Confessions of a Quackbuster

This blog deals with healthcare consumer protection, and is therefore about quackery, healthfraud, chiropractic, and other forms of so-Called "Alternative" Medicine (sCAM).

Thursday, August 25, 2005

Prince attacked for secret health study

Prince attacked for secret health study

STEPHEN MCGINTY

THE PRINCE of Wales was accused of meddling in politics yesterday after it emerged that he is secretly heading a campaign to offer more alternative medicines on the NHS.

Prince Charles, an enthusiast for complementary therapies, has commissioned a report on their benefits in an attempt to influence government policy.

Although its initial findings have been dismissed by Britain's leading expert as "outrageous and deeply flawed", the prince insists wider provision could lead to savings of up to £3.5 billion for the taxpayer.

The report, to be sent to ministers in October, is expected to claim that alternative therapies, such as chiropractic manipulations, could save between £500 million and £3.5 billion if offered on the NHS as standard.

A leaked first draft of its conclusions suggests that up to £480 million could be cut from the prescription drugs bill if 10 per cent of GPs offered homeopathy as an alternative.

However, doctors and MPs questioned whether the heir to the throne should be challenging the government's agenda so directly.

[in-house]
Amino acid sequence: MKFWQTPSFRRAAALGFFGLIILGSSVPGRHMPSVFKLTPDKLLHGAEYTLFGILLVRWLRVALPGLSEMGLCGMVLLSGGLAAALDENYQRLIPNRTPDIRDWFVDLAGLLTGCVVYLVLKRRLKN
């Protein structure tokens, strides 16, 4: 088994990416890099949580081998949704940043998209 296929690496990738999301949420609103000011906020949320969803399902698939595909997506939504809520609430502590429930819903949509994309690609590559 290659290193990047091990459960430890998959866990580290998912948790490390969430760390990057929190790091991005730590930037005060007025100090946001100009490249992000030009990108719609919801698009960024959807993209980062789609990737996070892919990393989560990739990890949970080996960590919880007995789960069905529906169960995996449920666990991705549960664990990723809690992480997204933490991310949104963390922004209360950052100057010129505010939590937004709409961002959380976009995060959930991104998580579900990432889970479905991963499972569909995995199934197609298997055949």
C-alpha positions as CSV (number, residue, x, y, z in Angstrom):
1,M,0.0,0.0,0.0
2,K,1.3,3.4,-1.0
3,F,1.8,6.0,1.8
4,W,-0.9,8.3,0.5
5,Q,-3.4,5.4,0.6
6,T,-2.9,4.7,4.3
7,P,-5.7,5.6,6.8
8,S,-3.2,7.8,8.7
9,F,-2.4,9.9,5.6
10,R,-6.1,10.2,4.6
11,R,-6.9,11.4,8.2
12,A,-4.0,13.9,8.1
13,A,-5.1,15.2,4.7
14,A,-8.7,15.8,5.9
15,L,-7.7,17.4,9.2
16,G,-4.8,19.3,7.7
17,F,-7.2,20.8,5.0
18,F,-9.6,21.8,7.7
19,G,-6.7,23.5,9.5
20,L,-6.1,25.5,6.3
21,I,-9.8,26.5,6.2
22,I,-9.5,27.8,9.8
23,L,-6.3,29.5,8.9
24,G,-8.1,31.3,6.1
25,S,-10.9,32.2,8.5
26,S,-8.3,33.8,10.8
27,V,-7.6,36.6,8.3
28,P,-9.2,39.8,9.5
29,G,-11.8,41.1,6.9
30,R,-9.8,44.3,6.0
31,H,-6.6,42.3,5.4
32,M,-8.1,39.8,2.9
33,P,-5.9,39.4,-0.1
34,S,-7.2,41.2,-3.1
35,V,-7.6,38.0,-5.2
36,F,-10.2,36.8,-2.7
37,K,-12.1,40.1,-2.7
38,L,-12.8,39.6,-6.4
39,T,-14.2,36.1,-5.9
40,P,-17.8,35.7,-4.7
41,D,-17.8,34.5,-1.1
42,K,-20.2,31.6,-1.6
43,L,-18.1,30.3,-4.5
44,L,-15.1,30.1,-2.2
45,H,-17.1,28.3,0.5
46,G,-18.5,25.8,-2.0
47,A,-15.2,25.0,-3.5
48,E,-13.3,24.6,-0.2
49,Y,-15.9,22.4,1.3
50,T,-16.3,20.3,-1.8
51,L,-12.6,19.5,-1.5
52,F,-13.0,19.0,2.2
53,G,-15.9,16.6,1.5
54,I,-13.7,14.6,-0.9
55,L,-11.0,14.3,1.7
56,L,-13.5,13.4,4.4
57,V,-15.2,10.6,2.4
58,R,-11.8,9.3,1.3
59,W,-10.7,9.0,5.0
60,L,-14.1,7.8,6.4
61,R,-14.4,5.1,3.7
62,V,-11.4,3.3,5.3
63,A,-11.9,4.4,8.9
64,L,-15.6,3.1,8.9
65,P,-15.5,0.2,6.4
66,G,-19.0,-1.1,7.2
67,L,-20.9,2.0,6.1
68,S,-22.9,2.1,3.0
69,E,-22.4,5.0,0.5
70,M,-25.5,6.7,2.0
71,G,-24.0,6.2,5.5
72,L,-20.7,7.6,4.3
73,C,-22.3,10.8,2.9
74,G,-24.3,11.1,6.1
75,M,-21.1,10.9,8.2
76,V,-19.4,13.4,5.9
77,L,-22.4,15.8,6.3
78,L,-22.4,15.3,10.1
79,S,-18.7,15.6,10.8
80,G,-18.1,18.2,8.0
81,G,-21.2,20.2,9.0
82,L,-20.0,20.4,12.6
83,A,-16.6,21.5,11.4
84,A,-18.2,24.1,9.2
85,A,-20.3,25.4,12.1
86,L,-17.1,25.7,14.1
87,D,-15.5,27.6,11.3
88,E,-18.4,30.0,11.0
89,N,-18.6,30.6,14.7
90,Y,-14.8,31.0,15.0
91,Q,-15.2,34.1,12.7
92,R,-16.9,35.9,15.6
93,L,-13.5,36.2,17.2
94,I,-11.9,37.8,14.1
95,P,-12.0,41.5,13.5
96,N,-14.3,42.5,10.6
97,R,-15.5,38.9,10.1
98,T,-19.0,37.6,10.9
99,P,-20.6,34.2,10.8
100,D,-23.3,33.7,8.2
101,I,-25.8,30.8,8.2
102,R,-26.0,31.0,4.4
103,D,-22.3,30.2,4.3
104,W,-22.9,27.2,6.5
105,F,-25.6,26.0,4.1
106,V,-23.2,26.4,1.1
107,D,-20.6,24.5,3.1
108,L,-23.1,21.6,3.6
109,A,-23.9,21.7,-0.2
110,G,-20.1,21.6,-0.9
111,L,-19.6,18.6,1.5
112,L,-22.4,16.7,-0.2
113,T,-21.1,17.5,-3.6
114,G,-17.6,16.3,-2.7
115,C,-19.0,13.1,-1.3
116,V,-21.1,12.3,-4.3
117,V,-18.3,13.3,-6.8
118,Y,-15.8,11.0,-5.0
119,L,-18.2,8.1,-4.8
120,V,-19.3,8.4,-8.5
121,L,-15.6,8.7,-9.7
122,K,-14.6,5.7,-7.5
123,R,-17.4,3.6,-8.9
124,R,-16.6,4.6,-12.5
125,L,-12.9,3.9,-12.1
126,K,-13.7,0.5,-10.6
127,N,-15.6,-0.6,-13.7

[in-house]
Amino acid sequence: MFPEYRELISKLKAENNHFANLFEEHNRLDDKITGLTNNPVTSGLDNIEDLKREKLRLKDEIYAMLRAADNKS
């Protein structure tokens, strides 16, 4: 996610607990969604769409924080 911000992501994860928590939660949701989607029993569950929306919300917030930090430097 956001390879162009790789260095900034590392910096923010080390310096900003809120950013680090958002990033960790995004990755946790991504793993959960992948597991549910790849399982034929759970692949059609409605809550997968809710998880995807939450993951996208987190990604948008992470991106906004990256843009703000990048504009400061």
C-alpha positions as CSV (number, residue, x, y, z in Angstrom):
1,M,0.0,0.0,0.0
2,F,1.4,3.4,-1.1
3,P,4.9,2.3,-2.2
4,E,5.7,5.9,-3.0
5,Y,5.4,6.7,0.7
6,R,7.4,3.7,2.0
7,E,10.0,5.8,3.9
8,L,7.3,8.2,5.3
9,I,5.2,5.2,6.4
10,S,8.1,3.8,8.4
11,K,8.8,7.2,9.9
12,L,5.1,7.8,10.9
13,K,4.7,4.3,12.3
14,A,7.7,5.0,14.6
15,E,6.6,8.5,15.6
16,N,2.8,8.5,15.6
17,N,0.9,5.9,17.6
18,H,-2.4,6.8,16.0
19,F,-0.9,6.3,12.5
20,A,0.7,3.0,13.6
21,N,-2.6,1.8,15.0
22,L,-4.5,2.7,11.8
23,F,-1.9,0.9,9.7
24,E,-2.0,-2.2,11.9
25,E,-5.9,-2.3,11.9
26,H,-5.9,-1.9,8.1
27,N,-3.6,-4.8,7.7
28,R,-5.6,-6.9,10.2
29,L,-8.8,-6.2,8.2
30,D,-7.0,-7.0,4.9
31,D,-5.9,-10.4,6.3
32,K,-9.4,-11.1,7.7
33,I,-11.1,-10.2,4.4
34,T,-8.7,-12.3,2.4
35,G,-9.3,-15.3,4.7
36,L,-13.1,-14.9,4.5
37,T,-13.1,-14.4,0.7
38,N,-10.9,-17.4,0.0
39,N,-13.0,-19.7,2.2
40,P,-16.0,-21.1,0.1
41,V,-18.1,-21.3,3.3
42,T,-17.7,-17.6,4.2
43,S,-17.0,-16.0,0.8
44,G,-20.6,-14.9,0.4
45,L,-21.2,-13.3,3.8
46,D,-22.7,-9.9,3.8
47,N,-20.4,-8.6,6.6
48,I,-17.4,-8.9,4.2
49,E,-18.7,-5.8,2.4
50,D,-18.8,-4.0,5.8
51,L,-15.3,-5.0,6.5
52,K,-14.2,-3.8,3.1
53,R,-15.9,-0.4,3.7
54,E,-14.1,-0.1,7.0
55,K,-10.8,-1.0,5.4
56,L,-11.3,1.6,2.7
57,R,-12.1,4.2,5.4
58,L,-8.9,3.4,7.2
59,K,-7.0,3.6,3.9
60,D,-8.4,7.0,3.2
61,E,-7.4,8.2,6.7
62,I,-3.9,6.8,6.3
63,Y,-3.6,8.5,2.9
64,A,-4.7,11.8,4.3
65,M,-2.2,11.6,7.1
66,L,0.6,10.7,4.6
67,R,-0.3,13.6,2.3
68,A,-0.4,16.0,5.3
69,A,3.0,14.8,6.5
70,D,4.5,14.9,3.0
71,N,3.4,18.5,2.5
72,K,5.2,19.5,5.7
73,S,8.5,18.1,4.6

Edzard Ernst, professor of complementary and alternative medicine at the University of Exeter, attacked the report's conclusions. He insisted there had not been enough rigorous studies on the cost effectiveness of complementary treatments and that those which have taken place found they would add to the cost of the NHS.

He said: "It is highly selective in its use of evidence and it looks like the conclusions have been written before everything else. The Prince of Wales also seems to have over-stepped his constitutional role."

The report's author, Christopher Smallwood, a former chief economics adviser to Barclays Bank with no experience in complementary medicine, was approached by a research firm, Fresh Minds, which had been hired by Princes Charles.

Prof Ernst was interviewed for the study, but says his criticisms were then ignored. He has asked for his contribution to be withdrawn from the final document. The leaked report has since been rewritten and it is understood that the prince is still to be shown a copy of it.

Yesterday, the British Homeopathic Association insisted there were cost benefits, claiming that research had shown that GPs who use homeopathy were less likely to prescribe expensive antibiotics, anti-inflammatories and painkillers.

Clarence House defended the prince's role in the study and said he had not sought to influence its conclusions.

Paddy Harverson, the prince's communications secretary, said: "It is inappropriate for anyone to be commenting on the report when it has not even been completed."

However, Evan Harris, science spokesman for the Liberal Democrats, said: "If the prince is going to seek to influence healthcare or science policy he must allow himself to be challenged in debate."





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